MICHELE NORRIS, host:
Across Louisiana coasts, Hurricane Gustav forced nearly 2 million people to evacuate.
NPR's John Burnett met some of them on their way back home and found them in a generally cranky mood.
JOHN BURNETT: The Jones family has just had it. All 10 of them fled to Baton Rouge, only to have to have the storm roar through the state capital and knock out power at the Motel 6, where they were staying. Now that beleaguered officials in New Orleans and neighboring cities have relented to residents demanding to return, today the Joneses are driving home to Harvey, just across the river from New Orleans.
Mr. JORNELL JONES(ph) (Evacuee): Well, I wanted to get out of here because basically, we've been sitting in the dark now for three days. If I'm going to sit in the dark, I can do it at home.
BURNETT: Jornell Jones is a tow-truck driver. His wife, Nicole, is a nurse. She sits in their silver pickup with the motor idling.
Mr. JONES: It's been very expensive every time you have mandatory evacuation. You can run anywhere from 500 to a couple of grand, you know, because of the fact of the hotel room being so expensive. You have to eat out. There's no more home-cooked meals. You got to do everything, basically, out of the bag.
Ms. NICOLE JONES (Evacuee): It catches you off-guard. If a hurricane comes - a lot of people don't have money. I mean, you know, people live check to check, so it's expensive. I mean, what do you do? If you don't have it, you have to do without. Some people sleep in their cars. So it's a bad experience.
BURNETT: The evacuation experiences of Katrina, Gustav, all the storms before, and those to come after, have made the Joneses question whether it's all worth it, even though they're both natives and love their home.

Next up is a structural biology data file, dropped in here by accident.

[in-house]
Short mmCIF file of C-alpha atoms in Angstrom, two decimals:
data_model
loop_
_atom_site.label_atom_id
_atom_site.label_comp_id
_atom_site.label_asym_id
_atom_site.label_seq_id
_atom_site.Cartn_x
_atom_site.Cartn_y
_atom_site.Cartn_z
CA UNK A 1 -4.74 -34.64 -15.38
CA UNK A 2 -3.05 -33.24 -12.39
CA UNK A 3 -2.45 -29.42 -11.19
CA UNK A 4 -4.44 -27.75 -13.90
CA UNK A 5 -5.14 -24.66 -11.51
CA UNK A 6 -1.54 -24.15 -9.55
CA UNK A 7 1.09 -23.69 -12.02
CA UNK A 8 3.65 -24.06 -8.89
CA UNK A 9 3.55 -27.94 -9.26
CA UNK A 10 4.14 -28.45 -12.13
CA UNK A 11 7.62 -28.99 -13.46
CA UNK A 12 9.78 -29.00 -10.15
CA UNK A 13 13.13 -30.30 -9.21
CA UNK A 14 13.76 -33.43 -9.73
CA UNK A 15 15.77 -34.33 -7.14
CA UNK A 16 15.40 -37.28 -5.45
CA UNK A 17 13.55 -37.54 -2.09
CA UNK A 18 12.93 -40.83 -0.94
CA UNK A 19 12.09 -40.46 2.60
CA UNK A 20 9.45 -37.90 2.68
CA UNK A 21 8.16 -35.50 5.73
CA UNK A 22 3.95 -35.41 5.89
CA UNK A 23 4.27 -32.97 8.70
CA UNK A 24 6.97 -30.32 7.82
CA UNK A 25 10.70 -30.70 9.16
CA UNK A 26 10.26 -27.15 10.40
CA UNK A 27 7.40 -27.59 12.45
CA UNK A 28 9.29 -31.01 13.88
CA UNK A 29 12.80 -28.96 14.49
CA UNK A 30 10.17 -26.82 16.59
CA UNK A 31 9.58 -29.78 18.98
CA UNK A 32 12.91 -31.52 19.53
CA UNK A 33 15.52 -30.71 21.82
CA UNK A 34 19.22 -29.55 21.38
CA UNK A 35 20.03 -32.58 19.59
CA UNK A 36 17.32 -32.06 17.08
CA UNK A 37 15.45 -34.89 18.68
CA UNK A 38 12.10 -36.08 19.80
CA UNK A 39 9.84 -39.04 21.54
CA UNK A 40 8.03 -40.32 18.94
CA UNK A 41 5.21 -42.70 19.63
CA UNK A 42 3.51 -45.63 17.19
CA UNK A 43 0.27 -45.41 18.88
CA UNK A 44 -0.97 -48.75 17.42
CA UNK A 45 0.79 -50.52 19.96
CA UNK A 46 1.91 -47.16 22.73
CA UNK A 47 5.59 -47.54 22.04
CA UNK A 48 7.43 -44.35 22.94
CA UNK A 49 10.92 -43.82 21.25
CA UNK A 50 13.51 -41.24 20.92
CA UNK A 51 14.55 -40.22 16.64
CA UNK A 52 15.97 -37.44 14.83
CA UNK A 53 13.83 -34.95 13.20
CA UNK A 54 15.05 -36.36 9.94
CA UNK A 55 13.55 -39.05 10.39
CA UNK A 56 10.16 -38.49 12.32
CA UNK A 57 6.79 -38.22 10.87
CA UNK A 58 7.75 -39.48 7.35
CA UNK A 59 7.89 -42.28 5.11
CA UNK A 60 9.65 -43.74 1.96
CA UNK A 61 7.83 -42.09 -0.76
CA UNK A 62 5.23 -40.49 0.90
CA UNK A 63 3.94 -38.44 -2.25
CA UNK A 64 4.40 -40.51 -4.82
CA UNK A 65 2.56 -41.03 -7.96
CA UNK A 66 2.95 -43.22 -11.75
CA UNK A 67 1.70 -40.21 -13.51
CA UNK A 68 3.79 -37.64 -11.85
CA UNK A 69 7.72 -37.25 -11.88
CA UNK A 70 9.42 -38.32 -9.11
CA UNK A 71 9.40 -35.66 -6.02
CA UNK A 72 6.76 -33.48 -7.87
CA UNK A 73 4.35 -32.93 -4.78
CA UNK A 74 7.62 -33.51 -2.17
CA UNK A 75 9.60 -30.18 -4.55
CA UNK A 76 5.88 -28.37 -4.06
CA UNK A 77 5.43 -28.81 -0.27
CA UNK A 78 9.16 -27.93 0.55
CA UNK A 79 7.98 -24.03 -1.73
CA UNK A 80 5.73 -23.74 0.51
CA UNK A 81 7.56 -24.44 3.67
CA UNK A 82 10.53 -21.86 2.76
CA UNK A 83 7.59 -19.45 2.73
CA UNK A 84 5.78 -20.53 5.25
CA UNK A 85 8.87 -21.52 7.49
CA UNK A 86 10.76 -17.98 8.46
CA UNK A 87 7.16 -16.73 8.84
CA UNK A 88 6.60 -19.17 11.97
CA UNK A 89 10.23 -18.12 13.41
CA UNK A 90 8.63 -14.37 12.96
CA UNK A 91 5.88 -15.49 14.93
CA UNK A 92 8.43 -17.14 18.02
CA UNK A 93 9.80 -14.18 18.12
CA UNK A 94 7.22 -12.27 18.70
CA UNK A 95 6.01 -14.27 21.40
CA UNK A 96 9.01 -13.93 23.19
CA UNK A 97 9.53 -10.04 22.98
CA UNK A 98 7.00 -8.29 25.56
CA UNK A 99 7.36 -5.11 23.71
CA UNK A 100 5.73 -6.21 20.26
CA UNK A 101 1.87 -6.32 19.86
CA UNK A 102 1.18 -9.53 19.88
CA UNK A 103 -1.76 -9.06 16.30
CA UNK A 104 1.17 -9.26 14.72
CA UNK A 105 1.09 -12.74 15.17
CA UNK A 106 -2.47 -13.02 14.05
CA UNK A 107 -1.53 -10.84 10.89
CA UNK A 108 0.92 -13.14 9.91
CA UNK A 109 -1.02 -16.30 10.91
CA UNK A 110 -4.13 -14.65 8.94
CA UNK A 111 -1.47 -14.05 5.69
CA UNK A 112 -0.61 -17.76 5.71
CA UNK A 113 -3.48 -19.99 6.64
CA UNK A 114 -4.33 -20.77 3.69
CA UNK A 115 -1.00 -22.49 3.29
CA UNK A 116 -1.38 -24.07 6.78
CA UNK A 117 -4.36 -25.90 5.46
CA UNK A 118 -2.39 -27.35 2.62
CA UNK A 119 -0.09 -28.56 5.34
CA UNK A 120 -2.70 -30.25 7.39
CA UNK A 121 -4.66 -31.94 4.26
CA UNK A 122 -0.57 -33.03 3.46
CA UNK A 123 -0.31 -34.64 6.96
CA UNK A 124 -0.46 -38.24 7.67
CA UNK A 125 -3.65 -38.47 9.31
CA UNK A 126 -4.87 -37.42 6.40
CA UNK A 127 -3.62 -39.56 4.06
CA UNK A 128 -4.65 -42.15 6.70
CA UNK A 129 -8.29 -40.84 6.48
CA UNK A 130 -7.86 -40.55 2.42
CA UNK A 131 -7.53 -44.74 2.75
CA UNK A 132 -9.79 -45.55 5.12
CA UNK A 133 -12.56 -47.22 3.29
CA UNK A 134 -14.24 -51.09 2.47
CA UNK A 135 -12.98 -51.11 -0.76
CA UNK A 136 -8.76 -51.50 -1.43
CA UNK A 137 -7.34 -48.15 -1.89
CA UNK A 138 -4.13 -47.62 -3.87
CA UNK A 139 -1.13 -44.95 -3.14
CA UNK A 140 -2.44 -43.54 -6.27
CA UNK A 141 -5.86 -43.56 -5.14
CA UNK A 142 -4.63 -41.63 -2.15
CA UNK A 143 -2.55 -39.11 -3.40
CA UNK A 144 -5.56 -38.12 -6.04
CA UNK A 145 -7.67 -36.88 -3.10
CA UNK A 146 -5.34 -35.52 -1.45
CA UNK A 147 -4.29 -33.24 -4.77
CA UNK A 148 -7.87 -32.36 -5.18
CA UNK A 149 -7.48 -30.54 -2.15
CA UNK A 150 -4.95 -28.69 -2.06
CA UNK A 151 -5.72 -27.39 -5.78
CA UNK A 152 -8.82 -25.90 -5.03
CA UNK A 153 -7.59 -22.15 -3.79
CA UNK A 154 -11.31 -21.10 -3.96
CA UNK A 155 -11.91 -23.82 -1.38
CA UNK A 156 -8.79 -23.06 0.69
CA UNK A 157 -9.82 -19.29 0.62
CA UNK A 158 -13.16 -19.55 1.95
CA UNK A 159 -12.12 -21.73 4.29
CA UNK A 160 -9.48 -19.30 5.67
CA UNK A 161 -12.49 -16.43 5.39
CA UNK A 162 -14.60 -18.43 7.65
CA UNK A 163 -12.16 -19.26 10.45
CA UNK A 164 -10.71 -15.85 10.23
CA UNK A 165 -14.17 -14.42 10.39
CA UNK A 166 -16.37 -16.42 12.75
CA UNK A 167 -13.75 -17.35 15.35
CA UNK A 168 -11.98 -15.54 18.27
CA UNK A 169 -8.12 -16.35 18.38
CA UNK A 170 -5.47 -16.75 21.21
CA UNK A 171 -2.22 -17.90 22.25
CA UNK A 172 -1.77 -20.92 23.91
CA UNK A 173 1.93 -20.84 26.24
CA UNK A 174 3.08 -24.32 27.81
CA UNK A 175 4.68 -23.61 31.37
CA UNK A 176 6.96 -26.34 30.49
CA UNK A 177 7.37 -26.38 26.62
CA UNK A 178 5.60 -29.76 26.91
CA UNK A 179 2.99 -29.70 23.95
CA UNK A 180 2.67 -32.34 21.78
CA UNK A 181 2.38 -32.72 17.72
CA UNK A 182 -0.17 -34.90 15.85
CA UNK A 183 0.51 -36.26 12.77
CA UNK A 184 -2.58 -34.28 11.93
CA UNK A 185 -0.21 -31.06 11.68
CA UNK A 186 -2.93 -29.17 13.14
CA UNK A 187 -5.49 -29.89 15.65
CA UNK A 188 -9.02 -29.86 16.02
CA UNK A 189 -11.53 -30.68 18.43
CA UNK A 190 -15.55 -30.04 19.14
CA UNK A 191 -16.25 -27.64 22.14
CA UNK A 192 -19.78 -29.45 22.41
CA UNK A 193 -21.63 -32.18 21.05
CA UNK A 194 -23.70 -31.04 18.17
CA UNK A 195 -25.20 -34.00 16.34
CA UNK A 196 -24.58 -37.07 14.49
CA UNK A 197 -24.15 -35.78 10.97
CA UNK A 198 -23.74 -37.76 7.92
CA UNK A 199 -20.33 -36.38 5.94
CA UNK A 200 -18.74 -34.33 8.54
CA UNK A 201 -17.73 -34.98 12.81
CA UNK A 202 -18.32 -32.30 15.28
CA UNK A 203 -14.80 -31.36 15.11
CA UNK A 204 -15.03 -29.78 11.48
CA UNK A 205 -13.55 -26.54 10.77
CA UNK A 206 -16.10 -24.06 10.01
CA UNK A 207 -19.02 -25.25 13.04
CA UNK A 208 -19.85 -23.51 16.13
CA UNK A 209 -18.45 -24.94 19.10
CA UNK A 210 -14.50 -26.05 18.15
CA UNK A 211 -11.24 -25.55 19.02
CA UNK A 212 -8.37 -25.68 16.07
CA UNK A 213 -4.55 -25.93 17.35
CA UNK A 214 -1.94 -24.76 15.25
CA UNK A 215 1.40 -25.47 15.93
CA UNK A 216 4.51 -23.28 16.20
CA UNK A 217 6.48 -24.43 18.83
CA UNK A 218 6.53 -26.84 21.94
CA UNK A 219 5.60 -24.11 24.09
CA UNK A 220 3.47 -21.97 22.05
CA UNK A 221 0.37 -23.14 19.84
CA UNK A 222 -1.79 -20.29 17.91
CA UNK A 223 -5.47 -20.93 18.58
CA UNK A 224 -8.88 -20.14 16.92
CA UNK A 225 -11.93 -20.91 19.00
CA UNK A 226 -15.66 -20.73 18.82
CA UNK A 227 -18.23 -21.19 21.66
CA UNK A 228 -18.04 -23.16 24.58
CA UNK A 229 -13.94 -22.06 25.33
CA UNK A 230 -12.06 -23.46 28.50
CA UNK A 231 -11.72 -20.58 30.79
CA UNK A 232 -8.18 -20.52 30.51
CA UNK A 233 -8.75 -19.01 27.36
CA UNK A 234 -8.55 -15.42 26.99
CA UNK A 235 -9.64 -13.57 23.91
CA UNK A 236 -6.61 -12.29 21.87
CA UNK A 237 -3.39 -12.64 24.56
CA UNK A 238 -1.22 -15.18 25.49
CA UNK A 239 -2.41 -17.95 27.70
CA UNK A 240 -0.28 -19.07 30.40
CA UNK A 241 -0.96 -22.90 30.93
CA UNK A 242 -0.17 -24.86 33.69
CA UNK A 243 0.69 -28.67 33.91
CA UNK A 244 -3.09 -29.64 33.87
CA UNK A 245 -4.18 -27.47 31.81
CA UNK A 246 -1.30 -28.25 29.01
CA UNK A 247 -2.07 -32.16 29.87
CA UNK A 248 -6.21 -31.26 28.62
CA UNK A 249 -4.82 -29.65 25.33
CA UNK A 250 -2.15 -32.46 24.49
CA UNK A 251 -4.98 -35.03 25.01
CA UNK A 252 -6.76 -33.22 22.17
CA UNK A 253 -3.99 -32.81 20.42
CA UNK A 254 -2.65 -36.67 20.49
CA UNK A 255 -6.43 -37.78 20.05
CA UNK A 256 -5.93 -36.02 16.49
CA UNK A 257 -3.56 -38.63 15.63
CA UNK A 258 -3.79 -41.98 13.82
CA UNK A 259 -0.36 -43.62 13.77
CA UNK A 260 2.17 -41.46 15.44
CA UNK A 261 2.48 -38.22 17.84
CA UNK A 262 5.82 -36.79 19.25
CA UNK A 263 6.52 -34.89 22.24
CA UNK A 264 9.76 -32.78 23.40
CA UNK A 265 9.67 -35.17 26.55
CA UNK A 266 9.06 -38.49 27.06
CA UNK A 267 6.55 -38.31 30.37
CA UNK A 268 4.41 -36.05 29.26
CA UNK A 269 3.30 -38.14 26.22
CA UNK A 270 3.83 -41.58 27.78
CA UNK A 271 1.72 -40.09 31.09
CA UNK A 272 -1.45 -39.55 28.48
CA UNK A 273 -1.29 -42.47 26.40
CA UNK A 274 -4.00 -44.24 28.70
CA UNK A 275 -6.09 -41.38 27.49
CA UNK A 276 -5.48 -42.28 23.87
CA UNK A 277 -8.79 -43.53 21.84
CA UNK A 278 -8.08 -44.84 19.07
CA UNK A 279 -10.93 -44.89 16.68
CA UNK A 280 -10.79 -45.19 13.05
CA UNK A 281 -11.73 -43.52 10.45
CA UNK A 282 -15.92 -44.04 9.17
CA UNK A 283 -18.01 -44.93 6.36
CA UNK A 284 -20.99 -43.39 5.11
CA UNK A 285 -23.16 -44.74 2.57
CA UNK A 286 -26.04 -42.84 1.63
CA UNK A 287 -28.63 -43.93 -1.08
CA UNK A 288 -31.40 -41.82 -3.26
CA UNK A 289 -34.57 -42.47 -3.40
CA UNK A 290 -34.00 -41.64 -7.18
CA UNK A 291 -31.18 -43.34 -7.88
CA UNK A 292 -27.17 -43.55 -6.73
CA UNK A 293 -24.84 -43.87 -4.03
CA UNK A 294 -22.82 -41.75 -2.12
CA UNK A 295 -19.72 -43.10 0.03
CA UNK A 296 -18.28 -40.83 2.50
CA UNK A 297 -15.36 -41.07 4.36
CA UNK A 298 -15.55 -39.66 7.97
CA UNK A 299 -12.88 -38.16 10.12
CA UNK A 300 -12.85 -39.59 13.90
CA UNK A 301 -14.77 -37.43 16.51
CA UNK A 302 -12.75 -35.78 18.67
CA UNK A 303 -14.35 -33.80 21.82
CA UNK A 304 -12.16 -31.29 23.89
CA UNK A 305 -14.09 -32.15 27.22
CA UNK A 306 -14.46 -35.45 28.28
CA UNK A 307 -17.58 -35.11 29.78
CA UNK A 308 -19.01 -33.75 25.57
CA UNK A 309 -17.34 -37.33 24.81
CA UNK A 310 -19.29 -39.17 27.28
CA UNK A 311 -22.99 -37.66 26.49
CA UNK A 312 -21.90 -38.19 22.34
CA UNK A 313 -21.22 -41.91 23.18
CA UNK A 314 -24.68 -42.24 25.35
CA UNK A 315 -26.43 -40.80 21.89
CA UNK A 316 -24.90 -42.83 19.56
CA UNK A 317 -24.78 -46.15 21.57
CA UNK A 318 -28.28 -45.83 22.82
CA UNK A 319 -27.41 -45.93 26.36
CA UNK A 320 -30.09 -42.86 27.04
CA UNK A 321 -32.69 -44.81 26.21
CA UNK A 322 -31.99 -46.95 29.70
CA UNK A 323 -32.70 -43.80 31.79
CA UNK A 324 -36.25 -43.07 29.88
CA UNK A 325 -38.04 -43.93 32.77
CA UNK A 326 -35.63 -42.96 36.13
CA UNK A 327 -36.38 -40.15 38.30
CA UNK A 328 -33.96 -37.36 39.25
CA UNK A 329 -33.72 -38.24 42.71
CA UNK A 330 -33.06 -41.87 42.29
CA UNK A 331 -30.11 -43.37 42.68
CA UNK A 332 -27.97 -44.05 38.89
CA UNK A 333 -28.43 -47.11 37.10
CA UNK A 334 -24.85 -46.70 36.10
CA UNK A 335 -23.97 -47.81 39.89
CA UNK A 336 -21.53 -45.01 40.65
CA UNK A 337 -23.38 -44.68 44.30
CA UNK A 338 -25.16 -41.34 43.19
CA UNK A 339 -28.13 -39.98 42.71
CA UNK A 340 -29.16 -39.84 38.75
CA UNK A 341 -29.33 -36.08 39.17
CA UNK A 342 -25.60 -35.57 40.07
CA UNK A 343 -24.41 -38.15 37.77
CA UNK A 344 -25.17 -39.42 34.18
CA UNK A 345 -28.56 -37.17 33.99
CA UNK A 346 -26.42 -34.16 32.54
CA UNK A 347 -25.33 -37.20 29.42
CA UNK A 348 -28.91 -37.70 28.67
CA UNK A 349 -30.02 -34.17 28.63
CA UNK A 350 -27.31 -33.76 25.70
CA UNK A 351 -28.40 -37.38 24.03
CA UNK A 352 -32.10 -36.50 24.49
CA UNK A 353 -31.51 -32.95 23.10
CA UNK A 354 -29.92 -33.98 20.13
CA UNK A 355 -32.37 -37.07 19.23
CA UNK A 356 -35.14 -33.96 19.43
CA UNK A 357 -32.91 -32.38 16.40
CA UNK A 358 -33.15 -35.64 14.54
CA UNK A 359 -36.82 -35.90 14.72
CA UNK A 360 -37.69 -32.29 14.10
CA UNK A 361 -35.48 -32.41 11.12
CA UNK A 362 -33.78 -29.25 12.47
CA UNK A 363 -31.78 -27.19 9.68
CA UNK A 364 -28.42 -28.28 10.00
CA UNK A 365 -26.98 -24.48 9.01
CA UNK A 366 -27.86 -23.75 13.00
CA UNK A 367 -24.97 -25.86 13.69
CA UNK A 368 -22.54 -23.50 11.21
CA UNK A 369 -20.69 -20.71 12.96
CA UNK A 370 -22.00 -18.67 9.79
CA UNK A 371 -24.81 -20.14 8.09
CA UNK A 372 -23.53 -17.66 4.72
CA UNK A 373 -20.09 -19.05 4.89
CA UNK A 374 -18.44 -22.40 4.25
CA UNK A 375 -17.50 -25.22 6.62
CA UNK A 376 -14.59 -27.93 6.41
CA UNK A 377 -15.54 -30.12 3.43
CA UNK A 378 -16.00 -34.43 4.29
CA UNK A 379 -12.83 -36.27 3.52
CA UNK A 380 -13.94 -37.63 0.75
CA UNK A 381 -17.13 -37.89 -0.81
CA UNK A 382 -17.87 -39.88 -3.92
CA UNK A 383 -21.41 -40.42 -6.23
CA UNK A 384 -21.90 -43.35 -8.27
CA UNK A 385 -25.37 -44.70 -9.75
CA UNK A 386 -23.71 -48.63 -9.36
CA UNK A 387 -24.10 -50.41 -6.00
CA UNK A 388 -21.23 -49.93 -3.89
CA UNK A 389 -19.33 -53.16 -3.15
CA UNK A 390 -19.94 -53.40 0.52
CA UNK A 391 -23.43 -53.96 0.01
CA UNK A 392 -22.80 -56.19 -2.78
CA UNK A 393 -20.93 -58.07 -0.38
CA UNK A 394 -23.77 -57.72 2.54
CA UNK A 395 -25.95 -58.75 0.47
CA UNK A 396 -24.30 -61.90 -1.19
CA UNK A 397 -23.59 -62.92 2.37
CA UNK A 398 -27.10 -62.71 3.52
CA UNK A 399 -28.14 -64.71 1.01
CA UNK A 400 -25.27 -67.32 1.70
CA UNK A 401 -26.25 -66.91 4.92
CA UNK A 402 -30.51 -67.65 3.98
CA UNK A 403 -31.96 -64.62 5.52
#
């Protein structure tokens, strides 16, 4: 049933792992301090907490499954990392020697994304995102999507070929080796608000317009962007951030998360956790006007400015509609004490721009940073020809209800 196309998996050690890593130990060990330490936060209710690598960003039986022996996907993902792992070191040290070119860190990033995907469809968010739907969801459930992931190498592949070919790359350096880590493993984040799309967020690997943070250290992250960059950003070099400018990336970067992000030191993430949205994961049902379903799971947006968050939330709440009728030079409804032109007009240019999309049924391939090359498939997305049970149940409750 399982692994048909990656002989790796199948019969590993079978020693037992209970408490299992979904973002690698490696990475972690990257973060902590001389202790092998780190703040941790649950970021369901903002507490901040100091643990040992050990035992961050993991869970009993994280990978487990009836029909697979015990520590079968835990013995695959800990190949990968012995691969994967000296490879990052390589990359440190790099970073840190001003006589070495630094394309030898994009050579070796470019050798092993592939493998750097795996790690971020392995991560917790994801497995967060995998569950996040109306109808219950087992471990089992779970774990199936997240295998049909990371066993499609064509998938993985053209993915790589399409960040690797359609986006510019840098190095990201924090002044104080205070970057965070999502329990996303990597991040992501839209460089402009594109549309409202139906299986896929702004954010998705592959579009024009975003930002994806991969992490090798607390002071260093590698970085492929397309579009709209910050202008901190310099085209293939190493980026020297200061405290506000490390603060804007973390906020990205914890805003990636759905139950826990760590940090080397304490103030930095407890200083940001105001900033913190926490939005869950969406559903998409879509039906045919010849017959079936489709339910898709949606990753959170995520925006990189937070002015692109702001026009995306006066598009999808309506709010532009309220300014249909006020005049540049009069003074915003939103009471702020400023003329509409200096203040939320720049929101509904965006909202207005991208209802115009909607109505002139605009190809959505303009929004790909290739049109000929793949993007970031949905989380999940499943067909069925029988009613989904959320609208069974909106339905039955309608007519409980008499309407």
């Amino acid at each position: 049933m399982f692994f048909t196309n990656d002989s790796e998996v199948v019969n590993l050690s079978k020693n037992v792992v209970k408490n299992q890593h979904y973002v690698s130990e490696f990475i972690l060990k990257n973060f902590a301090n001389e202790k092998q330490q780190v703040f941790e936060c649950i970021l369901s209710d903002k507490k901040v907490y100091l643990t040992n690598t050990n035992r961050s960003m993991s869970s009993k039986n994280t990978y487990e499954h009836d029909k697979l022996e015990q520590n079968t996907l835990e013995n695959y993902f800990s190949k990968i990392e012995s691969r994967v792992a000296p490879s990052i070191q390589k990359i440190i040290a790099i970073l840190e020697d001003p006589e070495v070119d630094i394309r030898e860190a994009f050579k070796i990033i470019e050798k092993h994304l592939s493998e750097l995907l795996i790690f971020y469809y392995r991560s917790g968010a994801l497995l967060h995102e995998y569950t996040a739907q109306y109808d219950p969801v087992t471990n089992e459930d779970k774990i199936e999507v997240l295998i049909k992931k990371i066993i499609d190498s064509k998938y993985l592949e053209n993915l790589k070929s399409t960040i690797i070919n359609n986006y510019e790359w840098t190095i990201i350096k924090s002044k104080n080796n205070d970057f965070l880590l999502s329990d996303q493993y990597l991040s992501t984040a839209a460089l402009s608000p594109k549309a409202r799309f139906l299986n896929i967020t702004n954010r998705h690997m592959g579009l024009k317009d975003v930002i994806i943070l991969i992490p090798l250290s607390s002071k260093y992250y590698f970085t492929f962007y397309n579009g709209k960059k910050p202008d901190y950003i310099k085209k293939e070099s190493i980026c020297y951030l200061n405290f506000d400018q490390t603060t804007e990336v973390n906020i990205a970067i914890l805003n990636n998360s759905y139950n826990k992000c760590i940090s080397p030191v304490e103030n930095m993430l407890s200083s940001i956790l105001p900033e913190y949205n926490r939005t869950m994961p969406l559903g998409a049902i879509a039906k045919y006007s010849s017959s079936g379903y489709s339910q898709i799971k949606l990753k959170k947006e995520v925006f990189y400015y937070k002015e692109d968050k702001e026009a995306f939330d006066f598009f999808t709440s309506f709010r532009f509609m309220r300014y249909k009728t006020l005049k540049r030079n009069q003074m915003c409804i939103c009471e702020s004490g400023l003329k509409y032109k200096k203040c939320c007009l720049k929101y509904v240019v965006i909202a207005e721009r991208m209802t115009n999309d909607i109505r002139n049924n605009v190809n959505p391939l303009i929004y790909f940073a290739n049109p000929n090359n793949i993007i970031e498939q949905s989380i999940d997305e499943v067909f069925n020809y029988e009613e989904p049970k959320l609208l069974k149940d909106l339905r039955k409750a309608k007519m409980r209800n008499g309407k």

Ms. JONES: We're thinking about going to another state because we can't keep this going. You know, we can't do this. I don't have a problem with it. But when we leave, when we come, it's just too hard on us. We don't have support.
BURNETT: On the other end of the scale, some people get annoyed they have to evacuate for storms, like Gustav, that turn out to be minor. Wayne Hingle(ph) is a retired orange farmer from Belle Chase in Plaquemines Parish just below New Orleans. He sits in his silver Jeep Commando in a long line of cars, waiting for his turn at a Shell station outside Baton Rouge.
How long have you been in line?
Mr. WAYNE HINGLE (Evacuee): Not long, about maybe 15 minutes. Plus, I've been to about four different places. They move up. They don't - so they don't get everybody aggravated.
BURNETT: Hingle and his wife fled to his daughter's home in Brule(ph), down river from Baton Rouge. After he fills up, he's going home today too.
Mr. HINGLE: And every day, every time, we say, we're not doing this again. We're not doing this again. We were prepared to stay. We have two generators. We had all our gas. We had, you know, and - but they kind of scared the heck out of everybody, saying there was going to be 18 feet of water down there. I'm just, I'm thinking, next time they say 18 feet of water or anything less than that, they're going to have a problem with people, because Plaquemine Parish didn't flood at all.
BURNETT: No wonder people are in a bad humor. Mandatory evacuations are a lose-lose equation. If the storm is bad, people are upset because their property gets damaged. If the storm isn't so bad, they're angry they had to leave in the first place. You never win with a hurricane.
John Burnett, NPR News, Baton Rouge.
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